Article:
If you have suffered from panic disorder for at least six months, you may be a candidate for therapy
People who suffer from panic disorders can find life difficult due to the constant worry about future attacks. In addition, many of these people are unable to function in the workplace, and some may even feel out of control in social situations.
Panic disorder, although not fully understood, is a condition that attacks without any cause. Panic attacks occur when a person suffers from anxiety, or fear of another attack, without an underlying cause. People with panic disorders have episodes of intense fear which they believe is caused by a perceived threat. Panic attacks occur on a regular basis for several days at a time. In most cases, panic attacks do not last longer than fifteen minutes.
Some of the symptoms of a panic attack include heart palpitations, a racing heart, difficulty breathing, and dizziness. The onset of an attack varies depending on the individual; some people suffer for minutes while others experience them for more than fifteen minutes. However, no matter how long it lasts, all of these symptoms are terrifying. The fear of an attack can keep a sufferer awake for days, or even weeks. When a person suffers from a panic attack, these episodes begin to occur unpredictably, without prior warning.
If you or someone you know suffers from a panic attack, you should seek medical attention immediately. If you ignore an attack, it can result in a much more serious medical condition such as a stroke.
There are several different treatment methods available. Some medications may be prescribed by a doctor. Others can be taken by using prescription medications. Medications can provide some relief for some people, but can cause serious side effects, especially if they are taken over a long period of time. Many medications can also come with severe side effects and should only be used under the advice of a doctor or mental health professional.
Another option is cognitive behavioral therapy
Cognitive behavioral therapy is based on the idea that our brains contain a chemical called serotonin. Serotonin is responsible for regulating mood. mood and memory, and feelings, among other functions.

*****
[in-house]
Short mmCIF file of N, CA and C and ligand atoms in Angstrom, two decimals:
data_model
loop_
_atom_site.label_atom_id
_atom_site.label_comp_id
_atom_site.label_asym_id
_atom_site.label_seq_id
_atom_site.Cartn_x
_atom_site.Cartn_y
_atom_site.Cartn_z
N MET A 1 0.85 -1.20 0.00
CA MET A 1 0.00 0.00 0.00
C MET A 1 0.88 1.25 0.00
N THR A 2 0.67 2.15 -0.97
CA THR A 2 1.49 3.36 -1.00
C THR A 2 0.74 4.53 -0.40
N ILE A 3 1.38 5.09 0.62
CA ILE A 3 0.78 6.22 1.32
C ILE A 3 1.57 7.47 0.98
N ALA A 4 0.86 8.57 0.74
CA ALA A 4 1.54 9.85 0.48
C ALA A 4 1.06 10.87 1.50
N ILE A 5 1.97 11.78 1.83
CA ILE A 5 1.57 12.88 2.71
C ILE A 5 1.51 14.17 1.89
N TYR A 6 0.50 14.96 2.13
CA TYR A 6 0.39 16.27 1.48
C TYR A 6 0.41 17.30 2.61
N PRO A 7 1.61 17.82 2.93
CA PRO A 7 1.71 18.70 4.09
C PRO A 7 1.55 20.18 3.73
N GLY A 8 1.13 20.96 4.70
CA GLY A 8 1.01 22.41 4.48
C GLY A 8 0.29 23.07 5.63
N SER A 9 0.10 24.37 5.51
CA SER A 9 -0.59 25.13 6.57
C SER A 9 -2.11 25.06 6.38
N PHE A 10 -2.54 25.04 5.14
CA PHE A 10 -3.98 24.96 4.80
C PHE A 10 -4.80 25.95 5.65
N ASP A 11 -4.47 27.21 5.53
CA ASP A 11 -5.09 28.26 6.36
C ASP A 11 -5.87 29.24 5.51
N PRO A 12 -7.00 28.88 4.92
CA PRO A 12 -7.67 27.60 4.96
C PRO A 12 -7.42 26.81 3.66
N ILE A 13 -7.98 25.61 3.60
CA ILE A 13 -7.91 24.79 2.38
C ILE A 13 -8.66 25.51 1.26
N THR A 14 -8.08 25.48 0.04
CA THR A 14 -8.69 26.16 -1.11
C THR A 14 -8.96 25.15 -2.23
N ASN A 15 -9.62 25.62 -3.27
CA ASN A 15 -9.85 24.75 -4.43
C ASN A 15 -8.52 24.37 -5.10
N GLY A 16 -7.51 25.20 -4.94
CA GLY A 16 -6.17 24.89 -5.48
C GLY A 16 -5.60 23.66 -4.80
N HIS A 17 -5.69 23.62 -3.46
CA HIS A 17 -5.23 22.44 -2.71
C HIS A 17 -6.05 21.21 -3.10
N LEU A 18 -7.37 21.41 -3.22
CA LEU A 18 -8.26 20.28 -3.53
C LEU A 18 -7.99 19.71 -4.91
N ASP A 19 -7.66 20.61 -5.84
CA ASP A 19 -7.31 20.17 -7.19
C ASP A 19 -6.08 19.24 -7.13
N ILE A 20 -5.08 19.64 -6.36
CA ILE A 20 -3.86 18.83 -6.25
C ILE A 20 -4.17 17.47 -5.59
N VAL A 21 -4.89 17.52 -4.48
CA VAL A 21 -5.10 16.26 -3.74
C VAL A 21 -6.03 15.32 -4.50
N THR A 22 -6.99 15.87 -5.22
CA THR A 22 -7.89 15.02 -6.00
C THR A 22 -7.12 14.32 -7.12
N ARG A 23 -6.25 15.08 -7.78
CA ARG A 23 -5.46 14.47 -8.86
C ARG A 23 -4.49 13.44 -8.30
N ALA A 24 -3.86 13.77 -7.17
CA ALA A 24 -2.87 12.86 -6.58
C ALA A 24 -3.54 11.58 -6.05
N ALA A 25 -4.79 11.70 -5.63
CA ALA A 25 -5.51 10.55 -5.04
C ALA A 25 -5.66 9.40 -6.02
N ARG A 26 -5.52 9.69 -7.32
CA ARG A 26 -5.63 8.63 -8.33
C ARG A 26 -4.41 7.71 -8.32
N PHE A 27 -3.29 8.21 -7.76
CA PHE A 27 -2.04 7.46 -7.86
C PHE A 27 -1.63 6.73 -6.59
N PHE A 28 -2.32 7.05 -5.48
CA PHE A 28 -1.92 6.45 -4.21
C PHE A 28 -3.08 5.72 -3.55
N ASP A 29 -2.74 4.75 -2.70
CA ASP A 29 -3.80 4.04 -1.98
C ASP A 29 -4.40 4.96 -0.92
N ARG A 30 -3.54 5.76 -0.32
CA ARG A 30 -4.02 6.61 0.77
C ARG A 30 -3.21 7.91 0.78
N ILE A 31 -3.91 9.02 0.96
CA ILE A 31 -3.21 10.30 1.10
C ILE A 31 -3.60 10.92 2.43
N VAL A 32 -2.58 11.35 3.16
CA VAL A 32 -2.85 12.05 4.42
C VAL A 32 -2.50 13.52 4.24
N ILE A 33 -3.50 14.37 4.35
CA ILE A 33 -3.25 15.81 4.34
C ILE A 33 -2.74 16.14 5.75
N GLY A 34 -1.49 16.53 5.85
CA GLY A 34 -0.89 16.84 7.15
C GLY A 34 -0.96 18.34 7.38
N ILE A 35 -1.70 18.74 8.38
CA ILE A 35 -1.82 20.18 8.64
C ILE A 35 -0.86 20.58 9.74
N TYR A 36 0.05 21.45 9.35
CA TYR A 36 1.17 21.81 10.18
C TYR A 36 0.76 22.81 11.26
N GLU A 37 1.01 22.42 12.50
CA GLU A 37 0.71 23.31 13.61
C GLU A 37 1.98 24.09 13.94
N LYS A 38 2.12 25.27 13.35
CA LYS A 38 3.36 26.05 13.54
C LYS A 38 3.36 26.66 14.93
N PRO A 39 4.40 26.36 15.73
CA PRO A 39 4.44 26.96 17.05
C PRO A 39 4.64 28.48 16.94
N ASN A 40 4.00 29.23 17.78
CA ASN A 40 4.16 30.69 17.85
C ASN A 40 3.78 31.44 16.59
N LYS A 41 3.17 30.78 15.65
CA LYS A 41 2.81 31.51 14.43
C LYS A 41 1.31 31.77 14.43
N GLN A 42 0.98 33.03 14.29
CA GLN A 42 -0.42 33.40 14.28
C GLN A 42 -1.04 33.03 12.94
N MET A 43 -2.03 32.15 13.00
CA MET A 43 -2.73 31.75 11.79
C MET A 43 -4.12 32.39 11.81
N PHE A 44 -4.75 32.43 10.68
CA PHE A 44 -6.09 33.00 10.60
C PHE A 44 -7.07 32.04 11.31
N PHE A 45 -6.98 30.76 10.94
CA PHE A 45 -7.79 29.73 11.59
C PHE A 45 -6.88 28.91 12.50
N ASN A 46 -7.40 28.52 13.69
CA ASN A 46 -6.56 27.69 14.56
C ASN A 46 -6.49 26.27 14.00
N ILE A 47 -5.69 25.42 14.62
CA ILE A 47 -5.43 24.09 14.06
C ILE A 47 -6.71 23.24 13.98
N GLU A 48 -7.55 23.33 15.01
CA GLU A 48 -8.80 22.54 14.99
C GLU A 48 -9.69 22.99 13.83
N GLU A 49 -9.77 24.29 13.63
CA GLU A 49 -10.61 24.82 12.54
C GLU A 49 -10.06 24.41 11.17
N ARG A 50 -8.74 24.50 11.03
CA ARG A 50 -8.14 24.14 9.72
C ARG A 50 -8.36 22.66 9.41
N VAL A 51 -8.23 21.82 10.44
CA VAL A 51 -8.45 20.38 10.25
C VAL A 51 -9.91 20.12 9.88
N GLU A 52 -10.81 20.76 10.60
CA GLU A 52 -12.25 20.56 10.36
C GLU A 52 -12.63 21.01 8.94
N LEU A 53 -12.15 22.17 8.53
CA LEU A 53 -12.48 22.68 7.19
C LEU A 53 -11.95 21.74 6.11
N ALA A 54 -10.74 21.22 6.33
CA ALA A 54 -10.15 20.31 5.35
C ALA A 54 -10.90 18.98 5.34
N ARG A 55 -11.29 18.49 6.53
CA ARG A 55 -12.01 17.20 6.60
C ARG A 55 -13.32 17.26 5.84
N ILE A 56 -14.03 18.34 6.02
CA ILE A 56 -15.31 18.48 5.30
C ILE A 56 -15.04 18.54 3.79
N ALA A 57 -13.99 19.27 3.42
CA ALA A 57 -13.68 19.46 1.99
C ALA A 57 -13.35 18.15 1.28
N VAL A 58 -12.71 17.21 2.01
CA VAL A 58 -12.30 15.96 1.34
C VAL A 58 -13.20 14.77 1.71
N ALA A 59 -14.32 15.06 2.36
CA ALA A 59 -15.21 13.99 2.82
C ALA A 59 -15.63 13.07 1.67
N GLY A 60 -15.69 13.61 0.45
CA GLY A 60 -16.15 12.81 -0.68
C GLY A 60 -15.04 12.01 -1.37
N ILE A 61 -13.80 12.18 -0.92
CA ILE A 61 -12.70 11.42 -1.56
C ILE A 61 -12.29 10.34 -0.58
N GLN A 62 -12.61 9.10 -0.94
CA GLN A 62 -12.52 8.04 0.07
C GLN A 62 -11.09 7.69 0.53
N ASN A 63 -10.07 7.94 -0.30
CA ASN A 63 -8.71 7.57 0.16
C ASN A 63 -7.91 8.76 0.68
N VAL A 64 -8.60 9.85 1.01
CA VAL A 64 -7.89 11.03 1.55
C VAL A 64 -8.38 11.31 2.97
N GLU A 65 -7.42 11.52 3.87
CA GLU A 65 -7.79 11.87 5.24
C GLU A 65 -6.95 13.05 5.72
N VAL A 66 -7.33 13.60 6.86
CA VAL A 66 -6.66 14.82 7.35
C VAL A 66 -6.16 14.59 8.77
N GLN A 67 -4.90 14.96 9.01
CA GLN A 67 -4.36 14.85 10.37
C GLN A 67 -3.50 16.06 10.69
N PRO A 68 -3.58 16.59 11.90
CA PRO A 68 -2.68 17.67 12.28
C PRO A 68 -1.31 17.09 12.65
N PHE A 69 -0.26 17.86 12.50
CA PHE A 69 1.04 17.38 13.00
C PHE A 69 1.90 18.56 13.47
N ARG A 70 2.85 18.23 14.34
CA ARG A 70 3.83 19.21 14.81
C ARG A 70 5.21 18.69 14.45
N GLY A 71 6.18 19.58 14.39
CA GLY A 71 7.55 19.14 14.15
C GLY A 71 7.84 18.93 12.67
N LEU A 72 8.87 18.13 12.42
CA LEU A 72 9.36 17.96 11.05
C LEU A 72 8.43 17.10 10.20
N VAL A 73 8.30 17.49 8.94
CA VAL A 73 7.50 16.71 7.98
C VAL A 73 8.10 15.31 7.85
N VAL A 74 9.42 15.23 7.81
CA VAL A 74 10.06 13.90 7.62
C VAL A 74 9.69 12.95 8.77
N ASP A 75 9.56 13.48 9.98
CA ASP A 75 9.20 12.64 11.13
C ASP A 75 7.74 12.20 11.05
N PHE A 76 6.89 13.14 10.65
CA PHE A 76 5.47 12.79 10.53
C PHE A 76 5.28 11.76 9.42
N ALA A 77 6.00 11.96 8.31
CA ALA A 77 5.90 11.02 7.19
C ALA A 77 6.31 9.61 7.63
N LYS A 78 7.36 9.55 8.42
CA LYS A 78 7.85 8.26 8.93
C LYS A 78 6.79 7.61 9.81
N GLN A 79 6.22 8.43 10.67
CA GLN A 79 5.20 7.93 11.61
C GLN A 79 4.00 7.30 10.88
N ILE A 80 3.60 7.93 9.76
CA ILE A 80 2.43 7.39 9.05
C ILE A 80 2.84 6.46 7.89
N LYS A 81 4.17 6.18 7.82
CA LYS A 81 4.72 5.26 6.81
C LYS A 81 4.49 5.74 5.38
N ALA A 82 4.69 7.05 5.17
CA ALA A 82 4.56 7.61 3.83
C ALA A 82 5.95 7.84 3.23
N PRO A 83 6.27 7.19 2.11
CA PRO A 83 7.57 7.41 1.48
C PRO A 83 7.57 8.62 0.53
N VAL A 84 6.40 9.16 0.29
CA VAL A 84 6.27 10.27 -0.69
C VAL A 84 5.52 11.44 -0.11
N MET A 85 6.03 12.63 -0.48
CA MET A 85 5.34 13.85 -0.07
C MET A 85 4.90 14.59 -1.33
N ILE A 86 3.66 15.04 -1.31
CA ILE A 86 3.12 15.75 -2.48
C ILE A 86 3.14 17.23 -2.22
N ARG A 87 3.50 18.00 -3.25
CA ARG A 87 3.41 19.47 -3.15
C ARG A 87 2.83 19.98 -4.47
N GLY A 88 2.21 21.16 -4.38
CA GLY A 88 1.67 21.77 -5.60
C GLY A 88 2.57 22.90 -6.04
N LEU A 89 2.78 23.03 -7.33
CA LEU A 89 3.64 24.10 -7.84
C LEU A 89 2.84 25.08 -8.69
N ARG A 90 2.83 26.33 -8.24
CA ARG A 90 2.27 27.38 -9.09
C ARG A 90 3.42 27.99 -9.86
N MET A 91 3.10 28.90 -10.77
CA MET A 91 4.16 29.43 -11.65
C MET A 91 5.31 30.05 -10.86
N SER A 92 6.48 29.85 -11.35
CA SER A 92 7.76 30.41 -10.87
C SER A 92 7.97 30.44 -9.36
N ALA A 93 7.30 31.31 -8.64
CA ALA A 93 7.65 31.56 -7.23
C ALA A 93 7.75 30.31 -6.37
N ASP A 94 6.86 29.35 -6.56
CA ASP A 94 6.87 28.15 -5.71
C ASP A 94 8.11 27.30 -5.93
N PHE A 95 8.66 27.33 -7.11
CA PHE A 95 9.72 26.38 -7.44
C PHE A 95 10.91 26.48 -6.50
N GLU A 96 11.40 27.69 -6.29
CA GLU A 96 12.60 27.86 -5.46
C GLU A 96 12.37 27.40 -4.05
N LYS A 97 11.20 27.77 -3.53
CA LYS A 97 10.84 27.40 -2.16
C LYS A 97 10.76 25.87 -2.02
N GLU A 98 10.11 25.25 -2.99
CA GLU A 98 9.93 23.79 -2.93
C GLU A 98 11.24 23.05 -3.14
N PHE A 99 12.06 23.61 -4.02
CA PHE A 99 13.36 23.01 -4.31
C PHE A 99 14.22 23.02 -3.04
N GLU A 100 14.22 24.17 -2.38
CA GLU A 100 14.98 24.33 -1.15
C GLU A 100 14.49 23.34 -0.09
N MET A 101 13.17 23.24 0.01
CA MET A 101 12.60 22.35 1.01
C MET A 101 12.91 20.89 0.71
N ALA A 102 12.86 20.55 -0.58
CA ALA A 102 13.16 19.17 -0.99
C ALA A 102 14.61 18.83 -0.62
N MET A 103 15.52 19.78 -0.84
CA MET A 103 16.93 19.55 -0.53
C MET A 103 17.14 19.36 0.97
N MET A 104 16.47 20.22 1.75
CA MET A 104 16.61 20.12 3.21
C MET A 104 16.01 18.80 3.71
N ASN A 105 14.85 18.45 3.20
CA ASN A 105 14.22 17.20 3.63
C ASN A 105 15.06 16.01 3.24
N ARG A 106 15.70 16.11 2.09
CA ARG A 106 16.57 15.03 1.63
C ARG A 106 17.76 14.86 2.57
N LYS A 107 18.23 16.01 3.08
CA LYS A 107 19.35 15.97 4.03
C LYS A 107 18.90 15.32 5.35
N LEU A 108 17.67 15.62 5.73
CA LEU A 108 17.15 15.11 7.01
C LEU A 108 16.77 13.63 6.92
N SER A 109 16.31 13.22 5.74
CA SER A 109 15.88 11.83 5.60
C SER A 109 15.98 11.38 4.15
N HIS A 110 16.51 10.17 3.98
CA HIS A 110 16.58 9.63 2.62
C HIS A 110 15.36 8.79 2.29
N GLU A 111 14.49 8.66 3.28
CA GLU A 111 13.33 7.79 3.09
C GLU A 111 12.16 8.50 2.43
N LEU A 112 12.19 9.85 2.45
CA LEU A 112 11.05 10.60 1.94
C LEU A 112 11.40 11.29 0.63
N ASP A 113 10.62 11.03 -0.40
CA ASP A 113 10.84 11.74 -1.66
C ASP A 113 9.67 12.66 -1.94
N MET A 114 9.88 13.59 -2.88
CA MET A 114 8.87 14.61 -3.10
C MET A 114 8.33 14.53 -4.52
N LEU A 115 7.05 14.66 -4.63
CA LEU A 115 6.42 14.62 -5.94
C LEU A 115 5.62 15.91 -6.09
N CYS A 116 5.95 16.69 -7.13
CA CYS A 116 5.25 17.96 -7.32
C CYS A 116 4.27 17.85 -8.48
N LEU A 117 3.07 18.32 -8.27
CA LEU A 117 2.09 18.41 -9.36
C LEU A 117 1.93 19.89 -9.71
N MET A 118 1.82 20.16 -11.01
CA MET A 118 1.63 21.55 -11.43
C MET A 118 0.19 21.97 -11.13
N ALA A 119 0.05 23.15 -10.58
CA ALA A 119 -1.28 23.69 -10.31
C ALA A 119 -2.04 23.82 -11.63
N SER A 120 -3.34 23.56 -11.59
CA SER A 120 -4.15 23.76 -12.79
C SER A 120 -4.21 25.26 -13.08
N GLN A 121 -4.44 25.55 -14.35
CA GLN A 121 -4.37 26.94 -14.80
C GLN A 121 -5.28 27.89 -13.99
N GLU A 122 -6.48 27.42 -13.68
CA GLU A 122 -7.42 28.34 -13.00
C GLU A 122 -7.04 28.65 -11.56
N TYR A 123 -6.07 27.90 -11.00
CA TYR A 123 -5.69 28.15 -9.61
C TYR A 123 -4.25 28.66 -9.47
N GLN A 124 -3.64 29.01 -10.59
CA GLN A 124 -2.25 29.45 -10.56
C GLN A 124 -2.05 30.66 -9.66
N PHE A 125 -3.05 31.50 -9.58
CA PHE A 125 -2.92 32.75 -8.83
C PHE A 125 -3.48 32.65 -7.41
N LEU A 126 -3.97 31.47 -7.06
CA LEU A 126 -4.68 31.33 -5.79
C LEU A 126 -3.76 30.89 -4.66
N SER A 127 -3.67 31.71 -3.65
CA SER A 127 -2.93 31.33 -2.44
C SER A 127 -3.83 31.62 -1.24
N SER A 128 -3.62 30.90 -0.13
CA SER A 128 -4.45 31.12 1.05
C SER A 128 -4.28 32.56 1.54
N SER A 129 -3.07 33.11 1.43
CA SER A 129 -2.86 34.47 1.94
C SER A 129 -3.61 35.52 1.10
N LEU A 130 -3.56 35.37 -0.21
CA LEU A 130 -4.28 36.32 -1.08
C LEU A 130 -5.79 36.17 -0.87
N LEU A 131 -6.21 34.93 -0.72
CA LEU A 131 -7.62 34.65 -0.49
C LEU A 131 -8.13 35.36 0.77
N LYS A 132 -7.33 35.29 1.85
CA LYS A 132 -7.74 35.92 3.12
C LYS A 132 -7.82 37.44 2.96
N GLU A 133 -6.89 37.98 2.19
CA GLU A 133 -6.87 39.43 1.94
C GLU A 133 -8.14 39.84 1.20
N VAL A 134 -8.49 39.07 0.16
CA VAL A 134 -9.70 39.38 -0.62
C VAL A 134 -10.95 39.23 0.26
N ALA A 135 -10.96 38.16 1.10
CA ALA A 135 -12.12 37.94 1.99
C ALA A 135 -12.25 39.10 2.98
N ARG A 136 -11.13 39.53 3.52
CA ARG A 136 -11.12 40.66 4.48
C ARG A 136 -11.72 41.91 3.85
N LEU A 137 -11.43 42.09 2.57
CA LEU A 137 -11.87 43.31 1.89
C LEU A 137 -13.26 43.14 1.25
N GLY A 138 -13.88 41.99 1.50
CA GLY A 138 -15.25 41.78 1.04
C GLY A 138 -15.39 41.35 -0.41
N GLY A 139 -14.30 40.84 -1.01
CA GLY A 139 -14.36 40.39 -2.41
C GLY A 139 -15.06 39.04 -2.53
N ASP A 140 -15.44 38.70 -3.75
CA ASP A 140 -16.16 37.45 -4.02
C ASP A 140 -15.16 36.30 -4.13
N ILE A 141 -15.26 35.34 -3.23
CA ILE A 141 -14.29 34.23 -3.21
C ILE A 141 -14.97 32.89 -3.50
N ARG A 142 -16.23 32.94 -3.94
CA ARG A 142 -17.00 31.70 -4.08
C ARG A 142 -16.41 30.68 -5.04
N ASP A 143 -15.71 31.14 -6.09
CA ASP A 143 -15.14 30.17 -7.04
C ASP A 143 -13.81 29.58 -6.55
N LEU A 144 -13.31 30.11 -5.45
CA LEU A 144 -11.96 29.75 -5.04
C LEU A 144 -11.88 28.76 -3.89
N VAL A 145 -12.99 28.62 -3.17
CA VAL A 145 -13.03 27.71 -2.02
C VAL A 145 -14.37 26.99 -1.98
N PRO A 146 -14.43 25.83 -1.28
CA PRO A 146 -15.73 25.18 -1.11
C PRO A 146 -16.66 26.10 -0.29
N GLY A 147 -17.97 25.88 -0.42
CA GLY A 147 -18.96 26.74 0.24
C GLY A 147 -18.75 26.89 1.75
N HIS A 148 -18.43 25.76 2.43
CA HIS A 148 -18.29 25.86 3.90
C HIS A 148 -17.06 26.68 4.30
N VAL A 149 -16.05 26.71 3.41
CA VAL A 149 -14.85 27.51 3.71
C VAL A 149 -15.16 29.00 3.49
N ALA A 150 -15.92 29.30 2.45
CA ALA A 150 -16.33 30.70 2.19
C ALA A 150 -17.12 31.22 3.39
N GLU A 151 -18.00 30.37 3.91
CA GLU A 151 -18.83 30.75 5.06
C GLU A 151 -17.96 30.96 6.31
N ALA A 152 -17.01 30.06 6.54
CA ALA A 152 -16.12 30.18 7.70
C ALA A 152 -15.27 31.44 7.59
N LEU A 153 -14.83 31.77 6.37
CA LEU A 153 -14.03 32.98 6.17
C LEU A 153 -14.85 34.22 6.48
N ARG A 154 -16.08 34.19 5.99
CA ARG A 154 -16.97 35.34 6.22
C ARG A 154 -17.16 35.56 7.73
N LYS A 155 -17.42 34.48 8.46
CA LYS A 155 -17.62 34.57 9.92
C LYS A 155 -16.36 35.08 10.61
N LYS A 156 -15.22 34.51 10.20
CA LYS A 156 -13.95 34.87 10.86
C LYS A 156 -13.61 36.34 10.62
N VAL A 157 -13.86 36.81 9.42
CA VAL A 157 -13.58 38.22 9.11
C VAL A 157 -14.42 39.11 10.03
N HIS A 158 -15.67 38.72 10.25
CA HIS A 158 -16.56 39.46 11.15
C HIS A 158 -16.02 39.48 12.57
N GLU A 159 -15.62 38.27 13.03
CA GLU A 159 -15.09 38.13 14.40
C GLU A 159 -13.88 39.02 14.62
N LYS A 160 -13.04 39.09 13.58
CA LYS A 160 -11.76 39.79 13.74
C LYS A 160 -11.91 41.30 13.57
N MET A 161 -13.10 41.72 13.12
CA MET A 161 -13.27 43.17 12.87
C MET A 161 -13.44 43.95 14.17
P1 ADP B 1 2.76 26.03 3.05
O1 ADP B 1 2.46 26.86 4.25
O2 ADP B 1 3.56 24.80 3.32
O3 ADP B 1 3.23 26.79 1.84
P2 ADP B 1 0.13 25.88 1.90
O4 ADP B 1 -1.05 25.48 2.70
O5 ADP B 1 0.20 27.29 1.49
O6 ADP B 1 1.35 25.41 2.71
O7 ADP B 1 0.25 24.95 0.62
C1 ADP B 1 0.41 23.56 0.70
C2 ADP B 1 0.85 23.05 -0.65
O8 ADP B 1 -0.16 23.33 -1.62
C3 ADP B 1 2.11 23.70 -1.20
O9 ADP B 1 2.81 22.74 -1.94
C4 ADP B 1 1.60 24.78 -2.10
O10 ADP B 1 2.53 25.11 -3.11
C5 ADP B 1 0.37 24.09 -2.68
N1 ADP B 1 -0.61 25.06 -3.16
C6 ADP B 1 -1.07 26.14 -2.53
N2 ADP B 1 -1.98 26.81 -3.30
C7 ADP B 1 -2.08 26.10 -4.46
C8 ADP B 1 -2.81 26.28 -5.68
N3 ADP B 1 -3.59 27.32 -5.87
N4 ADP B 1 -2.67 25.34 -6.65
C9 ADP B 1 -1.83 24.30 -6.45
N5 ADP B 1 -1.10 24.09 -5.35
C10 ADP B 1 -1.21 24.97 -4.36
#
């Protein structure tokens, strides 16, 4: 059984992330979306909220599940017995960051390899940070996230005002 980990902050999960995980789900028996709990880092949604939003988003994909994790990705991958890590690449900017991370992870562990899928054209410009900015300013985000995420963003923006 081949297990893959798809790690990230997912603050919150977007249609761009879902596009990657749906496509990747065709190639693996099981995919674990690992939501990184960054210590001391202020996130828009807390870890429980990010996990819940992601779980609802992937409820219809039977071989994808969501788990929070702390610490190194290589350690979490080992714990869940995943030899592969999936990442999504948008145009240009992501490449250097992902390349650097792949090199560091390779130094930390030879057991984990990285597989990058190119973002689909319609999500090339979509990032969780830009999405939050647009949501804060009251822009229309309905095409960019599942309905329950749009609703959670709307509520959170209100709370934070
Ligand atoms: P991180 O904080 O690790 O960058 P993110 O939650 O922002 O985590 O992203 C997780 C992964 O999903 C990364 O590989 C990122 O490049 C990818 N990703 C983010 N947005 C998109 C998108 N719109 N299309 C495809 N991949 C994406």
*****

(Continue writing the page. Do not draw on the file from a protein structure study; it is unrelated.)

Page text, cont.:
With this disorder, the chemical levels in the brain become imbalanced; because of this imbalance, a sufferer has the perception that their mind and body are out of balance. This belief causes the sufferer to have irrational panic attacks. Cognitive behavioral therapy is used in conjunction with medication in order to help patients learn to identify their fear and then take steps to counter the anxiety.
One of the first things that Cognitive Behavioral Therapy does be taught the sufferer how to recognize an attack coming on. A panic attack will usually occur during periods of heightened stress. For instance, when the sufferer is afraid of a particular job interview, he/she might get an anxious feeling or have trouble focusing. During this period, he/she may feel shortness of breath or nausea. These feelings are a sign of an attack coming on, and the Cognitive Behavioral Therapy therapist will help the sufferer to recognize these feelings and how to deal with them.
The next step in Cognitive Behavioral Therapy is to help the sufferer to identify the root cause of his/her anxiety. It is common for the disorder to have a deep-rooted source that cannot be treated by medication alone. By identifying the real cause, a patient can then try to change that cause. in order to prevent future attacks.
Cognitive Behavioral Therapy will also work to desensitize the patient to the situations that trigger his/her anxiety. attacks. If the sufferer has already had panic attacks before, they will be told to look at their attacks from a new perspective. The therapist will give the patient a variety of cues to help him/her face the situation.
Cognitive Behavioral Therapy is a great tool for both those suffering from a panic disorder and for their friends, family, and co-workers. It has been proven to be effective for curing panic disorders. However, it should be considered only as a last resort. If the above methods do not provide any relief, or if the disorder is too severe, a medical visit should be made. to ensure that a diagnosis and treatment plan are being used.